Monthly Archives: September 2006

30 now. So far so good.

Thanks to everyone who made my birthday so enjoyable. I couldn’t ask for better friends. I also couldn’t ask for a better partner than Vanessa. Tom and Shirley’s detour through the cemetary aside (My mother and father distracted me long enough for Vanessa, et al to set up the surprise party), I had a great evening Saturday.

After everyone left, Vanessa and I, Katie and Dave, and our new neighbors Matt and Christin walked down to The Garf on Shelby Street and had a few more drinks, a few more laughs, and an entertaining game of darts. Katie has christened it our new hang-out. It’s nice to have a bar close enough to walk to where the restrooms are clean even if the kitchen isn’t. This is exactly the kind of neighborhood and the kind of neighbors we envisioned when we bought our home a little over a year ago, and we feel really lucky.

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Filed under Home Swett Home, Southside Rocks!

Gaia I’m not– apparently

After a last-minute weekend counseling appointment, I’m at least resigned to the fact that we are probably not going to get pregnant sans technology. This makes me really sad. I’ve been trying to limit the amount of medication and medical assistance necessary to achieve pregnancy thinking that we would be able to keep our stress lower and my hormones less wonky. Also, to be honest, stirrups, injections, and medications don’t make me feel very earth-mothery.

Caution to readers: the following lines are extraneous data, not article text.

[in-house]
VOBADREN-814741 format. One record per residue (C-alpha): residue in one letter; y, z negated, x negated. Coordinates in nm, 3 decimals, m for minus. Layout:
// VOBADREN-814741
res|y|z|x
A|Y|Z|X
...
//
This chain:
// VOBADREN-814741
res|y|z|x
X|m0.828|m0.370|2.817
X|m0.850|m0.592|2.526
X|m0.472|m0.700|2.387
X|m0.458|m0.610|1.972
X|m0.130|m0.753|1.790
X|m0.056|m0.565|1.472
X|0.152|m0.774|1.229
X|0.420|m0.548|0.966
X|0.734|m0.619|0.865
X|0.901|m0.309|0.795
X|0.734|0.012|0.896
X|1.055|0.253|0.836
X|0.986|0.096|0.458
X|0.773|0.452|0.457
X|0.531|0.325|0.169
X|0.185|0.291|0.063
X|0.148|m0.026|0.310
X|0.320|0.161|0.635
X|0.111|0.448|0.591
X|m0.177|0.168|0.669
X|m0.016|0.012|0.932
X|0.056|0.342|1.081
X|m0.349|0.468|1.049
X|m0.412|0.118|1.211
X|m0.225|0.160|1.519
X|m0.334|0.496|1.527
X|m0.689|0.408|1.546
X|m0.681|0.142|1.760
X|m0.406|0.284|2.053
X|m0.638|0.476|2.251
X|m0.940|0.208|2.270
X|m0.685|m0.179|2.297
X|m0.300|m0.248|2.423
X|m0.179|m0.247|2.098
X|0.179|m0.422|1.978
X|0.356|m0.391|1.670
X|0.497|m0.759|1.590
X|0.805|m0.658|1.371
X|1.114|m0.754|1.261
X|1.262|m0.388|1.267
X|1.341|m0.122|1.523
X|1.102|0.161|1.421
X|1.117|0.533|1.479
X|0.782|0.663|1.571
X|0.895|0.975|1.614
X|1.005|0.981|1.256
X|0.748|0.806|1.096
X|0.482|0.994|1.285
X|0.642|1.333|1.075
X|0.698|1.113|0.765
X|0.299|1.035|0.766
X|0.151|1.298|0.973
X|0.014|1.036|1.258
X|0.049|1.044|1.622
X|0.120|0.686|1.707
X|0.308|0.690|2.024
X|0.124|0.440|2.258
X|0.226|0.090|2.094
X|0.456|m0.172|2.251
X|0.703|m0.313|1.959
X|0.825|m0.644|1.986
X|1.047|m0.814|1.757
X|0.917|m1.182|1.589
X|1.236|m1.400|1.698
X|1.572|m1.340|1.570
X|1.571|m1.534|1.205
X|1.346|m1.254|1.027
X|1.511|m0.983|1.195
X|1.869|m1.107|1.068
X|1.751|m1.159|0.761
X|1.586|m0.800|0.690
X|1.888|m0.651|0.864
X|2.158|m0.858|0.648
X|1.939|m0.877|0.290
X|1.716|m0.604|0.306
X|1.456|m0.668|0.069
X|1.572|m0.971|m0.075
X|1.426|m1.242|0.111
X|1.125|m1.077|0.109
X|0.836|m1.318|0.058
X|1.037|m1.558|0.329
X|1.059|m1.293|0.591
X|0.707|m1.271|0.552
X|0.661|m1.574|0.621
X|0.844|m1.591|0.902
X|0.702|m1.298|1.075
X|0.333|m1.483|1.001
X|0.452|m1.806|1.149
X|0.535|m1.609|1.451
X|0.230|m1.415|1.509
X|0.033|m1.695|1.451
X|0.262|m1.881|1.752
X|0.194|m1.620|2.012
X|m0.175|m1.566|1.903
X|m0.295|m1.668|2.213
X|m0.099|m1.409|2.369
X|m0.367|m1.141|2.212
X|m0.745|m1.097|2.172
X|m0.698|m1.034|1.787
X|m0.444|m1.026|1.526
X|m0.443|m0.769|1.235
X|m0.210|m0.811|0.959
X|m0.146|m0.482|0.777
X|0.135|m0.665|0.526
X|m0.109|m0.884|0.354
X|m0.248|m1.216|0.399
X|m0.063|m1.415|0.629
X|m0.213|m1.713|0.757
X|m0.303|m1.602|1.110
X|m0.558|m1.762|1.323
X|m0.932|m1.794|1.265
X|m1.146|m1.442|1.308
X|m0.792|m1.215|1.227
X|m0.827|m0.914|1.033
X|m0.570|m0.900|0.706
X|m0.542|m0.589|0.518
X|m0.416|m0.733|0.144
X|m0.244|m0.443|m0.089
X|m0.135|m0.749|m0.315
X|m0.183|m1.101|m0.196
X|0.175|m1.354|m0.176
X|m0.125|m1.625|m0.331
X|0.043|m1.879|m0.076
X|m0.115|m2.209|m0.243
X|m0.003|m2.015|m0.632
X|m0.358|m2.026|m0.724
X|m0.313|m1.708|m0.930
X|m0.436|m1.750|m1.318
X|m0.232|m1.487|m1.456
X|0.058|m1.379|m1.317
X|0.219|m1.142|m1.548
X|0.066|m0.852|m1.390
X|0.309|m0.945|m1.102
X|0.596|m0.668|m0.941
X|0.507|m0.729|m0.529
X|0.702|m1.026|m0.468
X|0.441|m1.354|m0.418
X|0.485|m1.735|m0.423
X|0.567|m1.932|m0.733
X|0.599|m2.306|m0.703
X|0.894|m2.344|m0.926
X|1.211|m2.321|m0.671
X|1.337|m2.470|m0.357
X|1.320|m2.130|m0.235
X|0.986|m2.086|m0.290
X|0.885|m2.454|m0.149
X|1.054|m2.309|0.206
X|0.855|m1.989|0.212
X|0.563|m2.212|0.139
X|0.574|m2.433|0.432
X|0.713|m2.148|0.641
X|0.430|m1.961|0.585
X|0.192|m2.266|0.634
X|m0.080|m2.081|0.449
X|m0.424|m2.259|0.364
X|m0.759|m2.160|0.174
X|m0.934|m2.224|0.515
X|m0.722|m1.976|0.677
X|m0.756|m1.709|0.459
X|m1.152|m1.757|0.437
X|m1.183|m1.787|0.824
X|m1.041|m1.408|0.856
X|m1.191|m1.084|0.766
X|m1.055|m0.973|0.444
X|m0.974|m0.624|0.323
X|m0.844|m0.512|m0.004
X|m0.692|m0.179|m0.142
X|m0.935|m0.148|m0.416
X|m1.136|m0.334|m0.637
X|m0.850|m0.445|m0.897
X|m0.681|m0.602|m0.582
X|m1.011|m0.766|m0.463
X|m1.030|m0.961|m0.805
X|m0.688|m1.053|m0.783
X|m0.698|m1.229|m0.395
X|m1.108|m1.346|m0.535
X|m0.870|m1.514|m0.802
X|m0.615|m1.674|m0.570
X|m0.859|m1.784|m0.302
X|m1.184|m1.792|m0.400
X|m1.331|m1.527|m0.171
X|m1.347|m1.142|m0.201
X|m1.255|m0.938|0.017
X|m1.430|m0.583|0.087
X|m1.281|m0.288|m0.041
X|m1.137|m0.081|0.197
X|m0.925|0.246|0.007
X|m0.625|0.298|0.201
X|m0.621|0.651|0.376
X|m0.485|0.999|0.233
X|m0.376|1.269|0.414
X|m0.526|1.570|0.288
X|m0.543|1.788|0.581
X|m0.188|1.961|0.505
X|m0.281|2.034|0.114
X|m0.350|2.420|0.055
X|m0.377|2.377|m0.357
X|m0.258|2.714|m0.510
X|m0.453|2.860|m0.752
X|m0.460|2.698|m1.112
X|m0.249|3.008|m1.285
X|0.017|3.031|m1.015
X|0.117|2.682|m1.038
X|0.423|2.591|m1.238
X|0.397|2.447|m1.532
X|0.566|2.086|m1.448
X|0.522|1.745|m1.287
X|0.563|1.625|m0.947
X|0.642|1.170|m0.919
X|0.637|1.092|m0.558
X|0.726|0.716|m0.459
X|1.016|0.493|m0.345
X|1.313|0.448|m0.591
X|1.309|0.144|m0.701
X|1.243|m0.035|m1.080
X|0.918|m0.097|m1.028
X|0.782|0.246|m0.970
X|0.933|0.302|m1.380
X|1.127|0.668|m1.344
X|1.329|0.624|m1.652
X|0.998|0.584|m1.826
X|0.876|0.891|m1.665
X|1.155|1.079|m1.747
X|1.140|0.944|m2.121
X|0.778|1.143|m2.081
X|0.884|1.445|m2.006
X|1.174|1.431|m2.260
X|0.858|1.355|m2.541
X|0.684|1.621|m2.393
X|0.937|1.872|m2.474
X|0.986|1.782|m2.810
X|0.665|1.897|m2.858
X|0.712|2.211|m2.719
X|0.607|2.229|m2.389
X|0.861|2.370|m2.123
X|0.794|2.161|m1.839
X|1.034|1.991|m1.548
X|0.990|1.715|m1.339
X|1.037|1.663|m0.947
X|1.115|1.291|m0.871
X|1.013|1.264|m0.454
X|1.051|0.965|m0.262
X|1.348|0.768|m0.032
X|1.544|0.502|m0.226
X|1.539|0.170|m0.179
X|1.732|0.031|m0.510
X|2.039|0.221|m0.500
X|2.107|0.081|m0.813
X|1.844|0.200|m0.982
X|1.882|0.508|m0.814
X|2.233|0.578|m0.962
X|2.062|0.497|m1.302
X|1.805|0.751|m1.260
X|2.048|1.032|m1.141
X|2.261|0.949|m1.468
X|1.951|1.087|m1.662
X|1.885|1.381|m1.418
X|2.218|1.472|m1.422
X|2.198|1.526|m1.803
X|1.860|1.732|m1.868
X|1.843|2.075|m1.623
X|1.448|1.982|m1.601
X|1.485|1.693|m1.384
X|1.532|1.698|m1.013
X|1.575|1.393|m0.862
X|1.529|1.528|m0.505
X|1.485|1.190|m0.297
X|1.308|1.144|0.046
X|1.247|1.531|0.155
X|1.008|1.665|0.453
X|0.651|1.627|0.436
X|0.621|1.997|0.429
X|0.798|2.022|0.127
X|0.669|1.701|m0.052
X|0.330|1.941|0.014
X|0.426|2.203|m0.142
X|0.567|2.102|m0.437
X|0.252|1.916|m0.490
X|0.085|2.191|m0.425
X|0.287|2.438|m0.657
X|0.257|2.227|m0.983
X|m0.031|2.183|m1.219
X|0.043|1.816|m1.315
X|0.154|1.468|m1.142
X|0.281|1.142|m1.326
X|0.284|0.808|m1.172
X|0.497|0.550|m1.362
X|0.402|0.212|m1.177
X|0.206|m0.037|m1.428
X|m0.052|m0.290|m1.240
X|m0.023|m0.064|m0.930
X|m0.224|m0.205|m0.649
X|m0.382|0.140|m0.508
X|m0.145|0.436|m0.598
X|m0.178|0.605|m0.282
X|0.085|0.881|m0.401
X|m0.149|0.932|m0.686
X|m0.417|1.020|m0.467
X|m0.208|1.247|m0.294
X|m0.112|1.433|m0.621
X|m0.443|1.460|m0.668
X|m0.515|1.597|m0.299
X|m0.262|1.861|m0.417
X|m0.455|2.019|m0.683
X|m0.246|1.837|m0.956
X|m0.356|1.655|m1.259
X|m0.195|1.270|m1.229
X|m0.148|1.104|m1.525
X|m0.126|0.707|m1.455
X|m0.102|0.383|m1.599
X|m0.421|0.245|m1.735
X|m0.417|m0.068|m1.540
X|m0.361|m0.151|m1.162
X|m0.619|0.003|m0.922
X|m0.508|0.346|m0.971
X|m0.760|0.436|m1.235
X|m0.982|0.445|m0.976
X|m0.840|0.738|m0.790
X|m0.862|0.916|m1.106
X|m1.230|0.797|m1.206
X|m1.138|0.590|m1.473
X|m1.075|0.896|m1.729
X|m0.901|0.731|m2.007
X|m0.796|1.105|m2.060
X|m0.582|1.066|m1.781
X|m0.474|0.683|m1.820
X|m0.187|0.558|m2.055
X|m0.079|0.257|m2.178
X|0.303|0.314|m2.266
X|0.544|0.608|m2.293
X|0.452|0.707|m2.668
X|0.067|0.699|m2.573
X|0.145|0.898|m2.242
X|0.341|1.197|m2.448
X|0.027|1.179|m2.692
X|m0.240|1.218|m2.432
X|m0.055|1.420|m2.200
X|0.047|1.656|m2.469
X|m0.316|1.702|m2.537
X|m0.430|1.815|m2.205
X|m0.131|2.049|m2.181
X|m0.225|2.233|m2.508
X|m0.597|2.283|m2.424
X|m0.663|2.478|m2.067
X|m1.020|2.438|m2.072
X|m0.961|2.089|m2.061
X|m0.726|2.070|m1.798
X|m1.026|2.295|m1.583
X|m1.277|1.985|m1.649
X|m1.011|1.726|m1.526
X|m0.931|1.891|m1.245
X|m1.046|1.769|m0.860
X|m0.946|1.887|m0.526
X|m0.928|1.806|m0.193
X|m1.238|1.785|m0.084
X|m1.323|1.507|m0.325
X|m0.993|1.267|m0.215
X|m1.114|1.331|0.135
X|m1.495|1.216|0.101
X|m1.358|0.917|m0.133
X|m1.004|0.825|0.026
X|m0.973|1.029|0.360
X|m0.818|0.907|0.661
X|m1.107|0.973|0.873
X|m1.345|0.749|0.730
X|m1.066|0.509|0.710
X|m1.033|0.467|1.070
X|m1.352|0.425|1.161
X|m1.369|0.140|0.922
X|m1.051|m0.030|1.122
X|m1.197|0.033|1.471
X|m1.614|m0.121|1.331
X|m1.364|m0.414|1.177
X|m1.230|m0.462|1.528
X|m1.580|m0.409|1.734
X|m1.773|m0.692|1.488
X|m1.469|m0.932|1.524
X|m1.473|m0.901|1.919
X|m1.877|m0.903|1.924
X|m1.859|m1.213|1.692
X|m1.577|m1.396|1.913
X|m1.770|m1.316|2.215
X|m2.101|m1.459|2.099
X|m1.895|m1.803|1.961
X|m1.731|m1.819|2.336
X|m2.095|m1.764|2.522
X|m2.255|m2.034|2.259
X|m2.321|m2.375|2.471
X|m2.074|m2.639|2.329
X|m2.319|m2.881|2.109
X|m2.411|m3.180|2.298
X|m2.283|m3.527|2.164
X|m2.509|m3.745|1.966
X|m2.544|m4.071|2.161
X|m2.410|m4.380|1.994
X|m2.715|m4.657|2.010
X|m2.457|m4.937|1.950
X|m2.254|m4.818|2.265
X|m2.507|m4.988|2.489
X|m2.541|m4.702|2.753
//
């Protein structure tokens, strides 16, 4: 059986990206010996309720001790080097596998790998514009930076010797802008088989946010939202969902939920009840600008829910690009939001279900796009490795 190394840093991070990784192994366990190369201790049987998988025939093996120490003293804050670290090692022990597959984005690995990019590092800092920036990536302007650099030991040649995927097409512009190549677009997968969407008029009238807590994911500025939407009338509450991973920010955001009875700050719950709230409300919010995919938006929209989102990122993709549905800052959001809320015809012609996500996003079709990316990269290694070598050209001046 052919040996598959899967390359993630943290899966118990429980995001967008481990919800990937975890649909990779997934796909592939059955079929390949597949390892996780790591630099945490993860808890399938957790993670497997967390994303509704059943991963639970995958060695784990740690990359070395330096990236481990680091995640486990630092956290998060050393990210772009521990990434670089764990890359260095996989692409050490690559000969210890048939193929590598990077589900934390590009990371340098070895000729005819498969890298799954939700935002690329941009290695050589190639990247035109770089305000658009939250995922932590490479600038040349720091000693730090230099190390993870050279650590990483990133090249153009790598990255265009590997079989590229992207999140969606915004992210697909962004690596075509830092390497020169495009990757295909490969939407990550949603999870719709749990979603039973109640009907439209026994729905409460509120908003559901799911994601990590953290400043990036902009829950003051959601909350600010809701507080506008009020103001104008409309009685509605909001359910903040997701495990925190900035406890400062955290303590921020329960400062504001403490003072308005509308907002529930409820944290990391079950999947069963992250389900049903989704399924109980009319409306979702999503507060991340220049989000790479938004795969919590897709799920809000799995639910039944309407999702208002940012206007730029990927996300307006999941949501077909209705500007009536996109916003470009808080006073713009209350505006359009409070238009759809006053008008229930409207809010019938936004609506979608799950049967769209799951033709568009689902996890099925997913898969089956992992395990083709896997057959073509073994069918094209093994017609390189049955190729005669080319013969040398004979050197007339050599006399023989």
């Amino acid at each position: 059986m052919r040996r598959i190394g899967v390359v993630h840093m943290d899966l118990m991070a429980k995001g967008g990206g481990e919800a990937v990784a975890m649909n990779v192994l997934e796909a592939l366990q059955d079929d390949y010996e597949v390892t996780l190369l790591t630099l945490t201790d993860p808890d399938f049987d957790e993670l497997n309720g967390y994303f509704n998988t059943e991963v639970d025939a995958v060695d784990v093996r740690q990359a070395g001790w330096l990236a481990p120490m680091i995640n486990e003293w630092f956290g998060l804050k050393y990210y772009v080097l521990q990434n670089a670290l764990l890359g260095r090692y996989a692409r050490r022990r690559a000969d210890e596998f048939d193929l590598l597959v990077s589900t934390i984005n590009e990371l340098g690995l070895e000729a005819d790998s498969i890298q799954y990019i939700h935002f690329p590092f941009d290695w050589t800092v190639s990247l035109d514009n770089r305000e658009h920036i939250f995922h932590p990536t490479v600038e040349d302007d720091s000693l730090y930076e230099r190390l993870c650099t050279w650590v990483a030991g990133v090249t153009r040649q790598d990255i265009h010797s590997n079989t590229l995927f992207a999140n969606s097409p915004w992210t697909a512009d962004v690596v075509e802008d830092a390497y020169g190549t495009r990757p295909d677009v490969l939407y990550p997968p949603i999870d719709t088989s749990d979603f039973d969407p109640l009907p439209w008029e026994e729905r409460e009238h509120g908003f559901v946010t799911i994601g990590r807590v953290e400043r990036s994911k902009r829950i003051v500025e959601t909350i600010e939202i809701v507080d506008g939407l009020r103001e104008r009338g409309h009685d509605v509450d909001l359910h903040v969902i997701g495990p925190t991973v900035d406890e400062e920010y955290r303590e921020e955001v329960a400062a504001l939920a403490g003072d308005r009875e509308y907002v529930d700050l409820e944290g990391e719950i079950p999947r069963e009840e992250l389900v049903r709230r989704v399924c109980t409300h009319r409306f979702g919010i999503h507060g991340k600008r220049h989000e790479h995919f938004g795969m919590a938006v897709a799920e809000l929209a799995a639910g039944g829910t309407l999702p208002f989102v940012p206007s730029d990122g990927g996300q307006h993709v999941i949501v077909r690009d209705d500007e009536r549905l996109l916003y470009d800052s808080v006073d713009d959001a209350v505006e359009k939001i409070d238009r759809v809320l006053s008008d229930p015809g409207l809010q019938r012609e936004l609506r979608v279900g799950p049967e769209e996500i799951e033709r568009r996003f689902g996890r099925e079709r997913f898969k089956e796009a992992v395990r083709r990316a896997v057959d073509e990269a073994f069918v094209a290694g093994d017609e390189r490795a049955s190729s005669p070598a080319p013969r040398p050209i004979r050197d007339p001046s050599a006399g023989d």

Instead, spending all the money on sperm and IUIs without the certainty that an egg will be there to meet the little swimmers when they come along is making both Vanessa and me crazy. My emotions and hormones are all over the place, and I’m now 5 days past the point that I normally ovulate (like clockwork up till now) with Basal Body Temperatures that are actually lower right now than they usually are when I’m on my period– not right at all for this time in my cycle.

It’s time to move to the next level. We’ve grown really attached to the nurse practitioner who has been doing our inseminations and don’t want to do this without her, but we’re considering seeing a fertility specialist– at least for a consultation. I think our nurse can probably do the ultrasound and the ovulation trigger shot if that’s the route we decide to go, but I want to hear what route a specialist would choose, too. At the same time, I’m wary of going to a fertility doc because I’m afraid s/he will, if possible, make this process feel even more medicalized than it already does and that this will cost us even more money than it’s costing right now.

I thought I was over thinking we could do this somehow approximating the “natural” way of things because I had let go of the idea of soft music, candlelight, and doing everything at home, but apparently I still have some learning to do. Each month I feel less fertile, less in touch with my body. I’m coming to the conclusion, however, that I need to just let it go and give it over to the doctors until I’m pregnant.

I feel guilty for posting this because I know that, to a lot of folks, it seems like we’re blazing new territory here. I know that some women are probably lurking who are interested in getting pregnant via artificial insemination, and it’s really discouraging to read this. I wish I could be a better role model. I know it’s all going to be worth it in the end, but I have to admit that getting there is much harder than I thought it was going to be.

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Who knew so many people ate spinach?

CNN reported that producers are voluntarily recalling spinach. The FDA doesn’t have the authority to order a recall. So is there such a thing as an involuntary recall?